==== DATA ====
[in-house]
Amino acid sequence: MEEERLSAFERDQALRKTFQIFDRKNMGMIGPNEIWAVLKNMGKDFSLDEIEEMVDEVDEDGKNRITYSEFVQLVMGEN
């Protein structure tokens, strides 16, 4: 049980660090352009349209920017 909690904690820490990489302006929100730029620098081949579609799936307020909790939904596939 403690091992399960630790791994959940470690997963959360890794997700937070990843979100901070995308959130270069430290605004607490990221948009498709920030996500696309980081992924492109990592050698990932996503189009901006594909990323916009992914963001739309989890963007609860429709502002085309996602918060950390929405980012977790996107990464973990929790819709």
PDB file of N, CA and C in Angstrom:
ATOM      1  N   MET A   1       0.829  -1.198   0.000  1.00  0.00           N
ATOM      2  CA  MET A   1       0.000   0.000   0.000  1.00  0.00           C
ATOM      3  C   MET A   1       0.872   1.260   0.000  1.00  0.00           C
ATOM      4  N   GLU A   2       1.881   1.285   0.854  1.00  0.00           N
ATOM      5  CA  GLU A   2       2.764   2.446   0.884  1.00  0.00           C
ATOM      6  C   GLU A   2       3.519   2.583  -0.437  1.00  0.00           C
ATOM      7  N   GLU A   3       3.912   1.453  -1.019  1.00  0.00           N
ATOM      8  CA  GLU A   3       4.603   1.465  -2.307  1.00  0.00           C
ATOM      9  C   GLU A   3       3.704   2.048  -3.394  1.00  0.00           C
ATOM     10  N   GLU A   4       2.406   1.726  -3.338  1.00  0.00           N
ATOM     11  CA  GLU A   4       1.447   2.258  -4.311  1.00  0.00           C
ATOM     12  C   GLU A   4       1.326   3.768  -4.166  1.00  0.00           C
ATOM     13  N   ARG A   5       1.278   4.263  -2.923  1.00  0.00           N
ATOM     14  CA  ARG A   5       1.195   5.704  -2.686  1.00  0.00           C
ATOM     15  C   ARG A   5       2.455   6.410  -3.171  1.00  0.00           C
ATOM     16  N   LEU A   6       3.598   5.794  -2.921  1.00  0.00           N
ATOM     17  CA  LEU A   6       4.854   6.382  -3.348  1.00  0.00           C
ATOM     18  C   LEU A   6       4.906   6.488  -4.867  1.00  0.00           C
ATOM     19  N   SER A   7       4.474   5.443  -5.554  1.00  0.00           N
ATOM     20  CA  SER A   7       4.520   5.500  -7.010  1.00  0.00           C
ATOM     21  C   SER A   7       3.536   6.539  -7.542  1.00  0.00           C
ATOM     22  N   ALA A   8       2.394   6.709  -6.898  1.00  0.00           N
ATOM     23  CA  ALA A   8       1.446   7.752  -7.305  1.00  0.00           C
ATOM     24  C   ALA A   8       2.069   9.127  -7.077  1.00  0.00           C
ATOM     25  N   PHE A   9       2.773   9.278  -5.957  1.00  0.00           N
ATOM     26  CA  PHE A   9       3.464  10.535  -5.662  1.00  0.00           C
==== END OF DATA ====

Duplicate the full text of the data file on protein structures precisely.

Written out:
[in-house]
Amino acid sequence: MEEERLSAFERDQALRKTFQIFDRKNMGMIGPNEIWAVLKNMGKDFSLDEIEEMVDEVDEDGKNRITYSEFVQLVMGEN
């Protein structure tokens, strides 16, 4: 049980660090352009349209920017 909690904690820490990489302006929100730029620098081949579609799936307020909790939904596939 403690091992399960630790791994959940470690997963959360890794997700937070990843979100901070995308959130270069430290605004607490990221948009498709920030996500696309980081992924492109990592050698990932996503189009901006594909990323916009992914963001739309989890963007609860429709502002085309996602918060950390929405980012977790996107990464973990929790819709």
PDB file of N, CA and C in Angstrom:
ATOM      1  N   MET A   1       0.829  -1.198   0.000  1.00  0.00           N
ATOM      2  CA  MET A   1       0.000   0.000   0.000  1.00  0.00           C
ATOM      3  C   MET A   1       0.872   1.260   0.000  1.00  0.00           C
ATOM      4  N   GLU A   2       1.881   1.285   0.854  1.00  0.00           N
ATOM      5  CA  GLU A   2       2.764   2.446   0.884  1.00  0.00           C
ATOM      6  C   GLU A   2       3.519   2.583  -0.437  1.00  0.00           C
ATOM      7  N   GLU A   3       3.912   1.453  -1.019  1.00  0.00           N
ATOM      8  CA  GLU A   3       4.603   1.465  -2.307  1.00  0.00           C
ATOM      9  C   GLU A   3       3.704   2.048  -3.394  1.00  0.00           C
ATOM     10  N   GLU A   4       2.406   1.726  -3.338  1.00  0.00           N
ATOM     11  CA  GLU A   4       1.447   2.258  -4.311  1.00  0.00           C
ATOM     12  C   GLU A   4       1.326   3.768  -4.166  1.00  0.00           C
ATOM     13  N   ARG A   5       1.278   4.263  -2.923  1.00  0.00           N
ATOM     14  CA  ARG A   5       1.195   5.704  -2.686  1.00  0.00           C
ATOM     15  C   ARG A   5       2.455   6.410  -3.171  1.00  0.00           C
ATOM     16  N   LEU A   6       3.598   5.794  -2.921  1.00  0.00           N
ATOM     17  CA  LEU A   6       4.854   6.382  -3.348  1.00  0.00           C
ATOM     18  C   LEU A   6       4.906   6.488  -4.867  1.00  0.00           C
ATOM     19  N   SER A   7       4.474   5.443  -5.554  1.00  0.00           N
ATOM     20  CA  SER A   7       4.520   5.500  -7.010  1.00  0.00           C
ATOM     21  C   SER A   7       3.536   6.539  -7.542  1.00  0.00           C
ATOM     22  N   ALA A   8       2.394   6.709  -6.898  1.00  0.00           N
ATOM     23  CA  ALA A   8       1.446   7.752  -7.305  1.00  0.00           C
ATOM     24  C   ALA A   8       2.069   9.127  -7.077  1.00  0.00           C
ATOM     25  N   PHE A   9       2.773   9.278  -5.957  1.00  0.00           N
ATOM     26  CA  PHE A   9       3.464  10.535  -5.662  1.00  0.00           C